Student Ambassador Outreach

California is coming together to ensure that everyone in our state is counted in the #2020Census! The Census uplifts the voices of our families, friends, and neighbors across the Golden State. The Stanislaus County Office of Education is assisting with Census 2020 outreach to our community.  Our goal is to reach the Hard-To-Count population and to encourage them to complete the online Census form beginning mid-March through April.  Why? Because the census data is used to distribute more than $675 billion in federal funding.  Census data is also used to forecast housing needs, map public transportation, direct services to children and adults with limited English ability, draw school boundaries, plan for schools, clinics, and hospitals, and more.

This is an invitation to Stanislaus County public high school student groups to help us share accurate information with their peers and assist parents on why each household should complete the census.   

We know that the focus in classrooms is instruction but ask that you share this opportunity with special groups on campus such as a leadership or PHAST group. We will provide a $250 stipend to the school group or club once they complete the paperwork.  In all, we will award 20 stipends to the high school groups who submit an application of interest by February 28.  SCOE will provide materials such as PowerPoint or flyers for presentations. If a “club” at your school is not available, a teacher-led group can also apply (the stipend awarded to the school).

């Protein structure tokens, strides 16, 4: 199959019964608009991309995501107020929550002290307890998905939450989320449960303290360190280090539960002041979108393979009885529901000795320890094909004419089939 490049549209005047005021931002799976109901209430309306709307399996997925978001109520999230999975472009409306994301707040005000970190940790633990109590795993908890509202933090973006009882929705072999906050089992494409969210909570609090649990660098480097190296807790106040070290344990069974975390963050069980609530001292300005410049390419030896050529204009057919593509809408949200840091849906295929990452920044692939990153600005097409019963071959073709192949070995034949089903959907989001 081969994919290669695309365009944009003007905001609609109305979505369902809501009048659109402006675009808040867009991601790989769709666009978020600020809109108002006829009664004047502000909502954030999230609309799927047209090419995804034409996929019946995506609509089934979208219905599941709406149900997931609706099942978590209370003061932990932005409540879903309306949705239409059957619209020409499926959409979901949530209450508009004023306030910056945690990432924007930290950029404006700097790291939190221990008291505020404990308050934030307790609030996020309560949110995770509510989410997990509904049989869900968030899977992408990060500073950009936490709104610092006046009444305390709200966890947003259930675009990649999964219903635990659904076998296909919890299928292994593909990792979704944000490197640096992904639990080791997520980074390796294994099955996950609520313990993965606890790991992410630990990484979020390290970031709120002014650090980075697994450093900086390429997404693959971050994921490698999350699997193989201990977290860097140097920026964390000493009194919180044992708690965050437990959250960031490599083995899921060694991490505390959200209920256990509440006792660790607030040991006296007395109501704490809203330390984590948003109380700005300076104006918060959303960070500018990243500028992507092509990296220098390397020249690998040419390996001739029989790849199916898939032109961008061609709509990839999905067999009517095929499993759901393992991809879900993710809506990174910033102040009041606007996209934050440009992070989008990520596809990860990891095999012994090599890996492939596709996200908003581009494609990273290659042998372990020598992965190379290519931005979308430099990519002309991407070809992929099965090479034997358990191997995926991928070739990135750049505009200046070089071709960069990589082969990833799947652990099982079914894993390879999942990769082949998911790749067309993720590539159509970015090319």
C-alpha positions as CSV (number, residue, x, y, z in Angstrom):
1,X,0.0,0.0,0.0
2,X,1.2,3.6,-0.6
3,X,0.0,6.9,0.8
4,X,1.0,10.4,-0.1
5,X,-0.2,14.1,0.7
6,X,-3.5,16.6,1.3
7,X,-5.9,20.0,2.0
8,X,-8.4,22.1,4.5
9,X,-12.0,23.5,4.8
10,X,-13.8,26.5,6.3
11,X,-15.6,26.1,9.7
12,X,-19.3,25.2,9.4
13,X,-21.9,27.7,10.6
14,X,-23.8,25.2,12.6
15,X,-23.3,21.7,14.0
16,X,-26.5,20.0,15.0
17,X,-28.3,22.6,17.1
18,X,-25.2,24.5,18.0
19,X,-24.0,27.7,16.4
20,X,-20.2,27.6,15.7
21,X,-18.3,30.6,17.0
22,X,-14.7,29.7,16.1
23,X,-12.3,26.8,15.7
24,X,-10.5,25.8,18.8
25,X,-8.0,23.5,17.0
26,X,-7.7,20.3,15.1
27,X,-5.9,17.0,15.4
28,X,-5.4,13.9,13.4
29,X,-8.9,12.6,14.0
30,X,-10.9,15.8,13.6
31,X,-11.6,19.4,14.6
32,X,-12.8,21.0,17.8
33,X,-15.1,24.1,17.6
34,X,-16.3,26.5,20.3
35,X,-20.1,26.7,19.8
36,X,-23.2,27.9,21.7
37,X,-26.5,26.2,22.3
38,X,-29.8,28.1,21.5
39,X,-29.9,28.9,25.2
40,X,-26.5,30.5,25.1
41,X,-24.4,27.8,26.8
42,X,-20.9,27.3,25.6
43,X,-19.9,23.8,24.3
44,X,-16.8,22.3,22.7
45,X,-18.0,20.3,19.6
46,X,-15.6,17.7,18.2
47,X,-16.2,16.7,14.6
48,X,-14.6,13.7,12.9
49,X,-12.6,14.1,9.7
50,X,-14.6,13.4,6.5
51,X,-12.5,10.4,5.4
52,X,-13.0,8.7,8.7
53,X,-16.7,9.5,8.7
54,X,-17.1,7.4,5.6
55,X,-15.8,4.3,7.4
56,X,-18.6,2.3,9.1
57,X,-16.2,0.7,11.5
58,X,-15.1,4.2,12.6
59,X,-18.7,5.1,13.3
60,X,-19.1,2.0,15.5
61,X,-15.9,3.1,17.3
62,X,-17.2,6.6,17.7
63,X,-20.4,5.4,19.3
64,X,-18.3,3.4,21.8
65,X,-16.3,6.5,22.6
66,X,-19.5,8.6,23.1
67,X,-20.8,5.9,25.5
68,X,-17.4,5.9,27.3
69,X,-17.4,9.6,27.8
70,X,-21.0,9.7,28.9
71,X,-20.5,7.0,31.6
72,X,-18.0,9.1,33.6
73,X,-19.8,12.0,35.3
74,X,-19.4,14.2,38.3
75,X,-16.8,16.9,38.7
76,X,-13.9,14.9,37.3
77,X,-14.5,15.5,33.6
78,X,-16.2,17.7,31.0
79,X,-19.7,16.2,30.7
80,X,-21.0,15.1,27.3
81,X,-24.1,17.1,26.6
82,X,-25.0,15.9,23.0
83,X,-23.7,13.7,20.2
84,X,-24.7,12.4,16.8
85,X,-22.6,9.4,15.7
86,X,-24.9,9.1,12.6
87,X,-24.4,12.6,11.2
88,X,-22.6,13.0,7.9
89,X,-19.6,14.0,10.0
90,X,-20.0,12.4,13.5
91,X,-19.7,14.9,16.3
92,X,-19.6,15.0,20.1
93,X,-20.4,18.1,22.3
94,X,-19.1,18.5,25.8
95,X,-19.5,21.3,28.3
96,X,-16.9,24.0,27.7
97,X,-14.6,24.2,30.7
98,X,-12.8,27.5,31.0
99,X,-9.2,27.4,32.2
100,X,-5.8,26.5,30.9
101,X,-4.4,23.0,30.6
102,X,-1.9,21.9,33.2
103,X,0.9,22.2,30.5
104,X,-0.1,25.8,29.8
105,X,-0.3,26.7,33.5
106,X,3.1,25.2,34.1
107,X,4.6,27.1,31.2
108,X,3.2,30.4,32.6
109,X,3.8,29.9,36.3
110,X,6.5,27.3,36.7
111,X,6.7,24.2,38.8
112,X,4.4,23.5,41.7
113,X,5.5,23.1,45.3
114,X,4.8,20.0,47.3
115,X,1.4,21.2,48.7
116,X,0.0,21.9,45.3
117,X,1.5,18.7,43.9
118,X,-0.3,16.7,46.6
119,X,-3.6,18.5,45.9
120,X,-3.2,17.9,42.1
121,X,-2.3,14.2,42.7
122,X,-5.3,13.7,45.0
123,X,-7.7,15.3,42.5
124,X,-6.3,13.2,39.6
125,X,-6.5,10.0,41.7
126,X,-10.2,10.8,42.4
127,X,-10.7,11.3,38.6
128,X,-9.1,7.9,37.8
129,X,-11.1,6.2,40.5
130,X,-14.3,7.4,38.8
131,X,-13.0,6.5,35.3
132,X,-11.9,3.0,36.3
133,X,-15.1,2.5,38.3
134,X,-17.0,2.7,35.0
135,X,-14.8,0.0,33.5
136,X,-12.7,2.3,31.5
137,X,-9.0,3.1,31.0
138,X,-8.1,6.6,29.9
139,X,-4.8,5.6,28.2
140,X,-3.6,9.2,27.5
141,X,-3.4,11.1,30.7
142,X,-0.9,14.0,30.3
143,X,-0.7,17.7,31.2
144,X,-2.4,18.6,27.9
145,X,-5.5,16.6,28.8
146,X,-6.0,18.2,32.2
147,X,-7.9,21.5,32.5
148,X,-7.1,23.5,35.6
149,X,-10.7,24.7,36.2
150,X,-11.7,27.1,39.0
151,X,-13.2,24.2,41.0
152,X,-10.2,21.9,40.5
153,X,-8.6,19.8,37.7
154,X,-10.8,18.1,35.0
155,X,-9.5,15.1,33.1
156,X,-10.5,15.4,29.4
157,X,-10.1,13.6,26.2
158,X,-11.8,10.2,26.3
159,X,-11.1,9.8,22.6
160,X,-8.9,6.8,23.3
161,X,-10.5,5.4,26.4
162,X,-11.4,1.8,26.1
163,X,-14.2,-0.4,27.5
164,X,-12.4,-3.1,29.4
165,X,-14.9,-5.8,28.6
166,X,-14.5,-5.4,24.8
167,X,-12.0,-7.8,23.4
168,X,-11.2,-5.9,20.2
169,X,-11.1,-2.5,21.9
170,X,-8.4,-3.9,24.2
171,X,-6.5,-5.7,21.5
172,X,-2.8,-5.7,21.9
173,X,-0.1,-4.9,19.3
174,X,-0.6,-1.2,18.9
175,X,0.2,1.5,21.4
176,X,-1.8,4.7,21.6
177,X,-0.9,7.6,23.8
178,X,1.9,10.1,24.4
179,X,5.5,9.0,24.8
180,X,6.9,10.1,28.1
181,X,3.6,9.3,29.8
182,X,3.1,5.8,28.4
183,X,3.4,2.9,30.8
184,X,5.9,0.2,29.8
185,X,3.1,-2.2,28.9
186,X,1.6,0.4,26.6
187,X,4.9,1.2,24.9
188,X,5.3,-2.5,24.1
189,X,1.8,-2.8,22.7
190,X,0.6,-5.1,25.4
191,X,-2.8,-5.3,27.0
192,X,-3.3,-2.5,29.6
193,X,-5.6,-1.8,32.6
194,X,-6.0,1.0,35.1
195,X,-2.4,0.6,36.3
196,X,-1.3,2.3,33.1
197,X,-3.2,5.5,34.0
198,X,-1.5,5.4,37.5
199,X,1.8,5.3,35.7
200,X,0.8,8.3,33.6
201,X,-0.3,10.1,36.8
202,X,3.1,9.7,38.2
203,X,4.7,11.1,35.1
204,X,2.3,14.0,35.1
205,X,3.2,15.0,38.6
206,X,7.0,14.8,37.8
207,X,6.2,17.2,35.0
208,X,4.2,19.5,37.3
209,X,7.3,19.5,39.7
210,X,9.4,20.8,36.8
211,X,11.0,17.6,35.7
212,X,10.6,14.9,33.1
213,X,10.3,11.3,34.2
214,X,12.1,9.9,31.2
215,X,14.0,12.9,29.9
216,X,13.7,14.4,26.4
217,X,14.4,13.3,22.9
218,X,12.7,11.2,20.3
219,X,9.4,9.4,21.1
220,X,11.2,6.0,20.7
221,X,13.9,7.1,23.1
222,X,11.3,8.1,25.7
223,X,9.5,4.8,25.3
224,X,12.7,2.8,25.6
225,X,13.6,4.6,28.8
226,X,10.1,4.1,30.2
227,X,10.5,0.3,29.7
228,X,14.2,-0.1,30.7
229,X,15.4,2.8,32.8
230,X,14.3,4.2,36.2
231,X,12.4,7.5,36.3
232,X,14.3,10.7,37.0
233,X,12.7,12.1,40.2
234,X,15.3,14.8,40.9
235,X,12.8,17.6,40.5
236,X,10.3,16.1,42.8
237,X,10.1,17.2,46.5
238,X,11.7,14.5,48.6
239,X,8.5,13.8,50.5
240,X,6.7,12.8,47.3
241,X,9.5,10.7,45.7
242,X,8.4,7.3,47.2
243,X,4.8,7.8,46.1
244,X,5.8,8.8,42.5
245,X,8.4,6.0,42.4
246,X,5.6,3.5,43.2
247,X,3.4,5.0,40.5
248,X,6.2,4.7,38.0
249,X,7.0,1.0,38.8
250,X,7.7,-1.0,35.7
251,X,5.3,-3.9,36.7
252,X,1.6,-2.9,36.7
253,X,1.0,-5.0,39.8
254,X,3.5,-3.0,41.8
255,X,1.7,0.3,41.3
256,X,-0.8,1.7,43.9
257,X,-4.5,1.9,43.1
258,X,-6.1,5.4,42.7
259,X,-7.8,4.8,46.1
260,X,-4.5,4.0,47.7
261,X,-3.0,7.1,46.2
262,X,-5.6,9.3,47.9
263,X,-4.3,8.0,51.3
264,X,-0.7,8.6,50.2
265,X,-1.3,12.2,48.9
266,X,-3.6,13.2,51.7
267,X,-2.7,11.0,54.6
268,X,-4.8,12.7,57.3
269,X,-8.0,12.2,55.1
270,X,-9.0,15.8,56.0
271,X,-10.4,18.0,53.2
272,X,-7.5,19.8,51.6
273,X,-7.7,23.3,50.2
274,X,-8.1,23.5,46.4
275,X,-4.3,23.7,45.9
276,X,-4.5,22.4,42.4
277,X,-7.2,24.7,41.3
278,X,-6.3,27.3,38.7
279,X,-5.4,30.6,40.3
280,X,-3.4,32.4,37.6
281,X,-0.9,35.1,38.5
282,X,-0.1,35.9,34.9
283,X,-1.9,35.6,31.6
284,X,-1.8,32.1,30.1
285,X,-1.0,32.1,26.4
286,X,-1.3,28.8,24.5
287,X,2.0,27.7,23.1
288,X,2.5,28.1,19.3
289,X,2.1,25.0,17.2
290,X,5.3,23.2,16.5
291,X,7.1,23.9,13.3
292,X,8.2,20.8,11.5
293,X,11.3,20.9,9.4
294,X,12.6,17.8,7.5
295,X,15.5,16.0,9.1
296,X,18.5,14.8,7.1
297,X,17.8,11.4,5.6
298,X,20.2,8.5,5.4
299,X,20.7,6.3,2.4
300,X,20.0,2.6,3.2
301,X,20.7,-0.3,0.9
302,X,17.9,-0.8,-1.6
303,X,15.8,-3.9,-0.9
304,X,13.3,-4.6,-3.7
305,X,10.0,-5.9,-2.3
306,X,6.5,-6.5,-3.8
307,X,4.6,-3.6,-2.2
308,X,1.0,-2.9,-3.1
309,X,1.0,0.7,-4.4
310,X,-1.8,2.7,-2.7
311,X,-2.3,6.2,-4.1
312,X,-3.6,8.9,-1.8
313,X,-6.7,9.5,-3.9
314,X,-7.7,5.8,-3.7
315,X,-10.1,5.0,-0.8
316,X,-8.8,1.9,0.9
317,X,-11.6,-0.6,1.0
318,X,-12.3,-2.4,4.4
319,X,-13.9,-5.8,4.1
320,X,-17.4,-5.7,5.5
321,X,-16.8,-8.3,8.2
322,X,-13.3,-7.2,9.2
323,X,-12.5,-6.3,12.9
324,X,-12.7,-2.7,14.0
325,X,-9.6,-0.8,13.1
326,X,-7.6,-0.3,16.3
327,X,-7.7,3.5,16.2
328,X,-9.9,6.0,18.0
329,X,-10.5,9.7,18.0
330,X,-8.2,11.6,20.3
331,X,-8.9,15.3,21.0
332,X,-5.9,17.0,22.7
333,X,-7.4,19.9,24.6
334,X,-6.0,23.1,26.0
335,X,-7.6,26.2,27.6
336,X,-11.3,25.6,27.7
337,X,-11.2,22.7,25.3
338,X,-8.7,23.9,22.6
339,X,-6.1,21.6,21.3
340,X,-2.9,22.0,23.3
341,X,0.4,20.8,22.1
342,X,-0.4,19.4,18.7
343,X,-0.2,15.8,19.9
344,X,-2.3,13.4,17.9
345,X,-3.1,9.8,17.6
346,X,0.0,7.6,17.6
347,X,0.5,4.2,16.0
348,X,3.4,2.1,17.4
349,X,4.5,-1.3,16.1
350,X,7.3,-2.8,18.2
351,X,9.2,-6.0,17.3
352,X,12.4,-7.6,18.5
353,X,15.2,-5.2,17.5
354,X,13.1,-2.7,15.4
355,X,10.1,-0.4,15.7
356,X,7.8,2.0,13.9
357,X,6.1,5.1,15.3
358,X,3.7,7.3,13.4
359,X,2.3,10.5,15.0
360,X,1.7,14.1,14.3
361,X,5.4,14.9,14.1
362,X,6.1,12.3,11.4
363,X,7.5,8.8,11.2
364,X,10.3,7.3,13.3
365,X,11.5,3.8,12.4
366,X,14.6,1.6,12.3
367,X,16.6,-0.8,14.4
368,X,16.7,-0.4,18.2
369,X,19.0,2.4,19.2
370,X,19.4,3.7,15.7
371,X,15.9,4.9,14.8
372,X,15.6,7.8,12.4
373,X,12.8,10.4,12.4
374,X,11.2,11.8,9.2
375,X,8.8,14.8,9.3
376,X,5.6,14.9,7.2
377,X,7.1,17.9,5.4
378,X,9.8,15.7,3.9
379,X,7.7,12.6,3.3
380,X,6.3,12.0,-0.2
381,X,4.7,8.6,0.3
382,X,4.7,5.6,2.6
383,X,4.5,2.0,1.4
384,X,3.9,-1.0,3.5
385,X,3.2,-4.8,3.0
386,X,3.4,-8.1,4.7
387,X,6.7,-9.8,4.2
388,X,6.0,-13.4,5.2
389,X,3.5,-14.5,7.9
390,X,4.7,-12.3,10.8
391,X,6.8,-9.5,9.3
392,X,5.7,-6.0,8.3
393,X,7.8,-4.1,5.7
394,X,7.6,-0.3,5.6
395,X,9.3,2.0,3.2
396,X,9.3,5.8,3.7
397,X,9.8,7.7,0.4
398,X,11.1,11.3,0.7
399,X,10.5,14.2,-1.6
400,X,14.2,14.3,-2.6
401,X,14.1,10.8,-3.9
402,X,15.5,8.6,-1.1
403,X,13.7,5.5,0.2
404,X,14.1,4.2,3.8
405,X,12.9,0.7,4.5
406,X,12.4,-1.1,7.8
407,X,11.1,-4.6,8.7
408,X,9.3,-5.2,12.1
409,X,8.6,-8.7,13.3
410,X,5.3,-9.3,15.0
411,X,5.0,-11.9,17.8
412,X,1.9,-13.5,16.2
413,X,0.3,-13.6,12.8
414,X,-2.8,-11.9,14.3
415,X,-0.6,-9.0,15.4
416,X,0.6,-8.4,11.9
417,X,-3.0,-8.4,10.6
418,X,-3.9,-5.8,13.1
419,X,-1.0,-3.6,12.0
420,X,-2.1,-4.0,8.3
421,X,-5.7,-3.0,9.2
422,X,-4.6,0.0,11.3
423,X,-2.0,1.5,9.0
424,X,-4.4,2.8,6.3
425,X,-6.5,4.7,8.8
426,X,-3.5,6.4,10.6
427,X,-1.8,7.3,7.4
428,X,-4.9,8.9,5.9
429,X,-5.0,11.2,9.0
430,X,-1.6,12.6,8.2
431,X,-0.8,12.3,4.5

More information for student ambassadors 

Census 2020 helps bring in more funding for the schools and money for programs that get kids ready for schools. How? Well, Title I funds for low-income schools are allocated based on the number of k-12 children we have in our community, and special education funds are allocated based on the number of 3 through 21-year-olds. Funding allocations for programs that help get kids ready to learn, like WIC, child care, Children’s Health Insurance Program, Medicaid, and many others, are also based on the census data in your community and your state. (Teachers and principals are used to thinking about attendance data affecting funding, but that data is used to allocate money among schools in the district; counting kids brings more money to the district.) So making sure every child is counted helps get kids ready to learn, and helps schools have the resources they need to teach.

The Statistics in Schools materials teach children about the value of census surveys, which helps get young kids counted in three ways; many school children have younger siblings at home, some teens in school have babies, and children who are the only English speakers in their families will translate the information and help fill out the census.

The Statistics in Schools materials include flyer kids can take home to their parents to teach them about the census and why they should count their kids. We know that in 2010, one of three households with children in school saw and remembered these materials.

You can also start planning for Statistics in Schools Week in your school; that will be the first week in March.

The first mailings for the census go out on March 12. Now is the time to teach children about the census, so they and their families know it matters to count their kids when the census arrives.